At the very least, you need an olive, tomato, or cheese at the bottom to keep everything from slipping right off.
Antipasto Wreath FAQ
Well, the word “antipasto” literally translates to “before meal” — so the first item on the menu before the main course! As a result, it usually refers to a salad served before your meal.
It has a different modern day meaning, of course! It’s an Italian salad with meats, cheeses, olives, tomatoes, and a rotating selection of herbs and veggies.
So, next you might wonder, “What is the difference between antipasti and charcuterie?” You’ll generally find some extras on a charcuterie – pieces of bread, crackers, nuts, and fruit, for example. A charcuterie also traditionally does not include cheese!
You can store your wreath entirely assembled if prepared the day or morning before serving – if you have a ton of fridge space, that is!
I would personally recommend storing the skewers in layers, then assemble your wreath just prior to placement on the table.
Either way, it will last for up to 3 days in the fridge.
The most important kitchen item you’ll need on hand is a good skewer! Wooden is best.
A nice cutting board or charcuterie board for serving will complete your display! A wider rim that leaves room for some tomatoes and herbs for garnish is even better.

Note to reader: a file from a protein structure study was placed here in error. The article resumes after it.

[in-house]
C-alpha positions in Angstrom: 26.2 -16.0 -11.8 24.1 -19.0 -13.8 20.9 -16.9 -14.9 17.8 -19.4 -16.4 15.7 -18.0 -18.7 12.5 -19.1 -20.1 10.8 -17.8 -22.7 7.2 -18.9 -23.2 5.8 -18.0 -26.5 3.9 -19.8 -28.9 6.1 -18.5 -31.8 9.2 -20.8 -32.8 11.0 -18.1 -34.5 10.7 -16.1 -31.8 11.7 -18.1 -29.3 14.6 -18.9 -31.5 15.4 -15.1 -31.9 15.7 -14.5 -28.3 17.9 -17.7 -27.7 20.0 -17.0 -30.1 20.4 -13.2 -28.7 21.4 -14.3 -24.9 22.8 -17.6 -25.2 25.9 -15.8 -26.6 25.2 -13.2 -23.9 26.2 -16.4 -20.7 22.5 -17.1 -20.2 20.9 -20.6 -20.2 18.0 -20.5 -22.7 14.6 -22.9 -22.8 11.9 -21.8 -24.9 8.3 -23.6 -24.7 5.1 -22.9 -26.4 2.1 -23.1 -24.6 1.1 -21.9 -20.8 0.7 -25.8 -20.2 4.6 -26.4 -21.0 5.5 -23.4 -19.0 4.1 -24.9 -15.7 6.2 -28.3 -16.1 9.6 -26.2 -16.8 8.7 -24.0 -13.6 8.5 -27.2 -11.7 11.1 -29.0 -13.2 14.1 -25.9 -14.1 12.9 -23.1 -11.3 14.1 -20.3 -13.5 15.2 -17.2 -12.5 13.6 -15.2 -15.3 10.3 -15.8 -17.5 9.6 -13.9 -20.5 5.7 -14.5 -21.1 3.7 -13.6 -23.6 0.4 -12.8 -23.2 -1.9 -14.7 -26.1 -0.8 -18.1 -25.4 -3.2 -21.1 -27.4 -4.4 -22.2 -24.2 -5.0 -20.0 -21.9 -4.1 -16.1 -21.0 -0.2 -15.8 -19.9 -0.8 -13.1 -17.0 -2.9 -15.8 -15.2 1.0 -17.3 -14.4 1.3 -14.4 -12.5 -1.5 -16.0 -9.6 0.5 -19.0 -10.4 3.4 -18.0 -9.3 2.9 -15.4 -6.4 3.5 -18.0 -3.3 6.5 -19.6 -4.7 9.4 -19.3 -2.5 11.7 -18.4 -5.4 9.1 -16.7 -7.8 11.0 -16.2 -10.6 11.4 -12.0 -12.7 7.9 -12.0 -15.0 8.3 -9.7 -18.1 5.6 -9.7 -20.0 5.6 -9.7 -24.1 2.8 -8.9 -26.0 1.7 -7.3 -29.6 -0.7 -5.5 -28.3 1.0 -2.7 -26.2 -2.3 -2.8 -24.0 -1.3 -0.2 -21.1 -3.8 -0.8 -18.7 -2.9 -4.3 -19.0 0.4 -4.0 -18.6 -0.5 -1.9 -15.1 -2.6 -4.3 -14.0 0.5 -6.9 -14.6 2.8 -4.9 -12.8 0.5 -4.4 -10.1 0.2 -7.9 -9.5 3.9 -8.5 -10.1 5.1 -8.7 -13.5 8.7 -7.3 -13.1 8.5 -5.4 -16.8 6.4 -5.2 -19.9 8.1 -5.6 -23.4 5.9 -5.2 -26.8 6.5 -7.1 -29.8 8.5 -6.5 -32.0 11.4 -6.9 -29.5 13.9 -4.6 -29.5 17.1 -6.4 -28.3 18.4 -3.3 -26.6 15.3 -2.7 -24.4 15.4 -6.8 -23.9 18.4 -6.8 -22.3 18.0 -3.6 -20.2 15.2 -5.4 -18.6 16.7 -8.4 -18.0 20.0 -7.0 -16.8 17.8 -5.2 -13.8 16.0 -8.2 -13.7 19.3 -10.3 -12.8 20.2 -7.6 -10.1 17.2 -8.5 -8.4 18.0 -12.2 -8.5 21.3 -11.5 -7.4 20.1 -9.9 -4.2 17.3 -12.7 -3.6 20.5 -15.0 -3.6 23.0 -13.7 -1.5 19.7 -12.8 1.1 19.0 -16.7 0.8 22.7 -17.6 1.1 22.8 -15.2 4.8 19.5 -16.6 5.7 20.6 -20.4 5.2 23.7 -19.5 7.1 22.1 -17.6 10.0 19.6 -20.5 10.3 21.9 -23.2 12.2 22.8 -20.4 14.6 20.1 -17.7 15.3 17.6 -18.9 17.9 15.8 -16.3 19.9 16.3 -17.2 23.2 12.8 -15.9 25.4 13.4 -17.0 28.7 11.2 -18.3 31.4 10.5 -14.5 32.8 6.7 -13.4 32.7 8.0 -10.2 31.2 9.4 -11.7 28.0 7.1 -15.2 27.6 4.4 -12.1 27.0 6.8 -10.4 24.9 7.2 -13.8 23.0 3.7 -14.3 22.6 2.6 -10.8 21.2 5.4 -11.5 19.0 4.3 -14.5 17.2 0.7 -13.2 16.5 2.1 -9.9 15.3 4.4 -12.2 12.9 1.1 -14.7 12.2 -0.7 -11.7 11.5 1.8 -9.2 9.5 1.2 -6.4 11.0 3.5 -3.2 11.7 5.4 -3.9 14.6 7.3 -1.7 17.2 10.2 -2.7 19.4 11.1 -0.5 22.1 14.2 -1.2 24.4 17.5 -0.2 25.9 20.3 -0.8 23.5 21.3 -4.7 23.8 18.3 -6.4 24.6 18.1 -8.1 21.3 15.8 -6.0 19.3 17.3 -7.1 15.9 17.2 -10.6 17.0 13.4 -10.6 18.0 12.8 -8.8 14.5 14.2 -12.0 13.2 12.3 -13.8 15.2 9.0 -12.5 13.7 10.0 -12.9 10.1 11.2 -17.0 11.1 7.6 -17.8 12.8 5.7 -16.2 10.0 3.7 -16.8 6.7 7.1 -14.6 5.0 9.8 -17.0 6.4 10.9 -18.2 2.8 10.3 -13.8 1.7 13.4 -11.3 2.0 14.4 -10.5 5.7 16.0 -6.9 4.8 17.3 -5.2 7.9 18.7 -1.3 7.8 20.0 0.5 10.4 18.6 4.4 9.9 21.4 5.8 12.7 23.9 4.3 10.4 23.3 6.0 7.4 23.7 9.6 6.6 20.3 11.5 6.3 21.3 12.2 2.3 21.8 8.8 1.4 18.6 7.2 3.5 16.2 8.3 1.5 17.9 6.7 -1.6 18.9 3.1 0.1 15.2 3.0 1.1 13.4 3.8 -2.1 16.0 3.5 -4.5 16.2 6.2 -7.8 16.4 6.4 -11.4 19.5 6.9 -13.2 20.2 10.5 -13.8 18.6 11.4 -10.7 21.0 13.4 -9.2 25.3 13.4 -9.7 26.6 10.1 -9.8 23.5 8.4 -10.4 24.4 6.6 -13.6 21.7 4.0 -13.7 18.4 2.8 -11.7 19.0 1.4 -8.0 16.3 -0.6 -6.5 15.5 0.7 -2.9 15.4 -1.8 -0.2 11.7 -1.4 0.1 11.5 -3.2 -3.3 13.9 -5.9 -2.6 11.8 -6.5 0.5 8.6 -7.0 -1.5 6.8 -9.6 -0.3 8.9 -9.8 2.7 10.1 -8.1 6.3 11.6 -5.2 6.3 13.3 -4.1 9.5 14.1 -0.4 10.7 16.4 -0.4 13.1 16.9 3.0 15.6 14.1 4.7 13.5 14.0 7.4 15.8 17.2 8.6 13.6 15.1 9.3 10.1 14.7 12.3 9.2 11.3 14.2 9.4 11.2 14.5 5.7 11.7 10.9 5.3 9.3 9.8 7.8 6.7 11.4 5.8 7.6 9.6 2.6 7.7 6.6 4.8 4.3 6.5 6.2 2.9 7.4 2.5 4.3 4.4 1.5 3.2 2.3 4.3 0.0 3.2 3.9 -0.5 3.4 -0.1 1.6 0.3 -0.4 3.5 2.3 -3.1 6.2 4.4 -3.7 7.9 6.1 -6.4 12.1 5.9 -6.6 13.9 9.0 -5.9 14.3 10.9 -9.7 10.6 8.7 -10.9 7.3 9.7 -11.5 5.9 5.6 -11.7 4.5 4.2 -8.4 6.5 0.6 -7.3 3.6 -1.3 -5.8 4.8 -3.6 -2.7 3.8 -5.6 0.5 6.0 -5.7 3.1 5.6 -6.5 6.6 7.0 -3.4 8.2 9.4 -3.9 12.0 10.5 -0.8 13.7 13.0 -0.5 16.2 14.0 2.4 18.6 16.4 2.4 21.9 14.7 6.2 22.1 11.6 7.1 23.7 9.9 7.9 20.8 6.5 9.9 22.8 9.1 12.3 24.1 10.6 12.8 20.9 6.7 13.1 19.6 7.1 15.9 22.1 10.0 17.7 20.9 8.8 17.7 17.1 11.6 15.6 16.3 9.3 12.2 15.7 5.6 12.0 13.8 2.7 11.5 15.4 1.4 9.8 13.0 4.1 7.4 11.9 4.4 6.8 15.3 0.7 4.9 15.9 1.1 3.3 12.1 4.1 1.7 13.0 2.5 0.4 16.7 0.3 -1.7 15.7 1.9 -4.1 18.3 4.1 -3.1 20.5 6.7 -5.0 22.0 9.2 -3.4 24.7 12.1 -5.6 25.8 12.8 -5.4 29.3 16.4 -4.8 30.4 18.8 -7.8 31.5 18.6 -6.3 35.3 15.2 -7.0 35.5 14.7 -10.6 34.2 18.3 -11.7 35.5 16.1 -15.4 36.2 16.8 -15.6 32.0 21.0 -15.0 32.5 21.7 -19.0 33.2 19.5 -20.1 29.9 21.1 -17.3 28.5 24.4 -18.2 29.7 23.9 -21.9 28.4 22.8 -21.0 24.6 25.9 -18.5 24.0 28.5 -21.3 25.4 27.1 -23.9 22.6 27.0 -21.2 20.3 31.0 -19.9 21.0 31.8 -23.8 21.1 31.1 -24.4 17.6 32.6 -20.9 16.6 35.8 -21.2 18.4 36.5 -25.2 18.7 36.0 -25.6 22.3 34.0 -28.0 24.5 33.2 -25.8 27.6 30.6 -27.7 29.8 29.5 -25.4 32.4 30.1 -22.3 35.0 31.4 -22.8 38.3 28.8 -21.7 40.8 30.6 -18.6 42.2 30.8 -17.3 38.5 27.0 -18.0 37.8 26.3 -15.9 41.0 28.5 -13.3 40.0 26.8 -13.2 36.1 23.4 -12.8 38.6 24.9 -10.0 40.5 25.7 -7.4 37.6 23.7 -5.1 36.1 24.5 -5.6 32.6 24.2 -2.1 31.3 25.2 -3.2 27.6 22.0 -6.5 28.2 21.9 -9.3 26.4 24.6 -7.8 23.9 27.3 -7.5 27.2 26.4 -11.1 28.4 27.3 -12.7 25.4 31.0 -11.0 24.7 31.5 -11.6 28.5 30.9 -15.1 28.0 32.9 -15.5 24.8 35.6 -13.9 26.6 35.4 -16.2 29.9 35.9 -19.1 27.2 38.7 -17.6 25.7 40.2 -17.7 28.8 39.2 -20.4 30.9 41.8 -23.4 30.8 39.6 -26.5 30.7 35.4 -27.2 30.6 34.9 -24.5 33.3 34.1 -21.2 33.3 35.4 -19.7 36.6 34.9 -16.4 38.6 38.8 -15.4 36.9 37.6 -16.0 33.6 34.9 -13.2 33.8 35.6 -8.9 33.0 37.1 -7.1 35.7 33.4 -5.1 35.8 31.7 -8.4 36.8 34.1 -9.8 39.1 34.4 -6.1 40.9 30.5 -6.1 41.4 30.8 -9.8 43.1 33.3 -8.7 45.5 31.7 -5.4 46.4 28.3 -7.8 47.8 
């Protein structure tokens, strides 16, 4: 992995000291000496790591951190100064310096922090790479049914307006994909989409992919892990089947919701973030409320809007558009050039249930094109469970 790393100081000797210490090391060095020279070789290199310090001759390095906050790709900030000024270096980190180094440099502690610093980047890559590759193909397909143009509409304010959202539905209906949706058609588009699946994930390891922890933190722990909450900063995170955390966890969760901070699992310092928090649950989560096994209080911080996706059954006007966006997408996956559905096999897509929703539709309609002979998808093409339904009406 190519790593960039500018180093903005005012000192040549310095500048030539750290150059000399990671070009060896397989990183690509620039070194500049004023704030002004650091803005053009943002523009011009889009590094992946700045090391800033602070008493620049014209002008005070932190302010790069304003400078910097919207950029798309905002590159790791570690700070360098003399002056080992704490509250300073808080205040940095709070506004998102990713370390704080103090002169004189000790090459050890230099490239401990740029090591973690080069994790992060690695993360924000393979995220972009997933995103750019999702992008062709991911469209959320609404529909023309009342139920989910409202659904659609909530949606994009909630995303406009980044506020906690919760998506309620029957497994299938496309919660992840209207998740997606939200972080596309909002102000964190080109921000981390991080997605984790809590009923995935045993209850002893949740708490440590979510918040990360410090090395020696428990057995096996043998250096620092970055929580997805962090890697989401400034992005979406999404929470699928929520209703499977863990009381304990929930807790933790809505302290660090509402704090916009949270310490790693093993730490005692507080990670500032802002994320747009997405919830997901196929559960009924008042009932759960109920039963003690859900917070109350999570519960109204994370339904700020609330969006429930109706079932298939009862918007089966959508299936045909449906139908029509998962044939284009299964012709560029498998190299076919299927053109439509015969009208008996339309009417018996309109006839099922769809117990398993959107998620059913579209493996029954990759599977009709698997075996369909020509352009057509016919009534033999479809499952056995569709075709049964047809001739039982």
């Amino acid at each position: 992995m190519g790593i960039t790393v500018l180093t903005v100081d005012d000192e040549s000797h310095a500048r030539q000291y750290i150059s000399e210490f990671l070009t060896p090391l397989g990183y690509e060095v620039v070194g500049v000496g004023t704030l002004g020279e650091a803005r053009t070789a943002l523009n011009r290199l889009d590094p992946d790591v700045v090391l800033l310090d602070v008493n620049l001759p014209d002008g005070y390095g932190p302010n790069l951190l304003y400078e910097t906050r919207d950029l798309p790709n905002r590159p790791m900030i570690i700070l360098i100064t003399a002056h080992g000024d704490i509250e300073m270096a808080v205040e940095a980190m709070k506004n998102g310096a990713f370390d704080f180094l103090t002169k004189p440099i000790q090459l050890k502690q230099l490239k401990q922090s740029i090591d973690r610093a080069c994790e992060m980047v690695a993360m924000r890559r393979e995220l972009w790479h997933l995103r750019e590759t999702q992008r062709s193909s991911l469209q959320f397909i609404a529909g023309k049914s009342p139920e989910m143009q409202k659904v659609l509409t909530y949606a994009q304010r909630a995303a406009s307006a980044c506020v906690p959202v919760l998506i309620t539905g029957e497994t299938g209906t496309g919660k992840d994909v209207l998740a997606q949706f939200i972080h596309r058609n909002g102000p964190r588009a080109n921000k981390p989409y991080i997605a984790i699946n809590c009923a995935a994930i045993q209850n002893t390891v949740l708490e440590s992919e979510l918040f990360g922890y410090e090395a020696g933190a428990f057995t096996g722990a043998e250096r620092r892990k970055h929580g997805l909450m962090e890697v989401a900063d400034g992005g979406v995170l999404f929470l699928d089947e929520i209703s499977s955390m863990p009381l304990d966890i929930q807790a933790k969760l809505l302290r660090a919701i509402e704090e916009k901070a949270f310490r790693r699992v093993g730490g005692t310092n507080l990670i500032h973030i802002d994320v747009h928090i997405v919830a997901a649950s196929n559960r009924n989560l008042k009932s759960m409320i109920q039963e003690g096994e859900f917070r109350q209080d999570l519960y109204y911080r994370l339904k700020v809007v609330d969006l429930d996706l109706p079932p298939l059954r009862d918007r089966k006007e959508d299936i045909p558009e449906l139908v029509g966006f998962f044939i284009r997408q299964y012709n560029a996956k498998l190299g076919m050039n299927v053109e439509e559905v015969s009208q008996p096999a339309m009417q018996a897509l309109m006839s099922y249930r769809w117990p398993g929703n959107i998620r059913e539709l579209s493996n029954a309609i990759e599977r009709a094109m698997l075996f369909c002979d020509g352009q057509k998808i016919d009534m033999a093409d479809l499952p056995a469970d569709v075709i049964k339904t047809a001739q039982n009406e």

Finally, small serving bowls for bread or extra ingredients are never a bad idea.
With love, from our simple kitchen to yours.
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Other Holiday Appetizer Recipes
- wooden board
- cocktail skewers
- 5 cups pitted black olives, (50 olives)
- 50 fresh basil leaves
- 2 pints grape tomatoes, or cherry tomatoes
- 50 mozzarella balls, See Notes
- 5 cups pitted green olives, (50 olives)
- Italian hard salami
- Fresh rosemary, for garnish
- Fresh dill, for garnish
- Start by setting up an assembly line with all of the ingredients and the cocktail skewers.
- Thread each cocktail skewer with the following: one black olive, basil leaf, tomato, salami slice, mozzarella ball, and one green olive. As you thread the ingredients onto the cocktail skewers, push them down to make room for the next ingredient.
- Repeat making skewers until all ingredients are threaded onto skewers.
- To Form the Antipasto Wreath
- On a large round platter or wooden board, arrange previously assembled antipasto skewers in a circular pattern.
- Garnish the outer rim of the wreath with additional tomatoes, pepperoncini, fresh dill, and fresh rosemary.
- Serve and enjoy!
Mozzarella balls are a great substitute for cubes of mozzarella. If you have leftovers, disassemble the wreath and place the individual skewers in an airtight container. Store in the refrigerator for up to 3 days.
All nutritional information is based on third party calculations and is only an estimate. Each recipe’s nutritional value will vary depending on the ingredients used, measuring methods, and portion sizes.
Originally published November 2022
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I love this with all of my favorite goodies. I plan to make this for our Christmas pot luck in our condo development annual Christmas Bunco party. I do have a comment that doesn’t pertain to this recipe. I love your website, but I am visually impaired and have a very difficult time reading this new light font you are using. Please go back to the darker print for we that are physically impaired.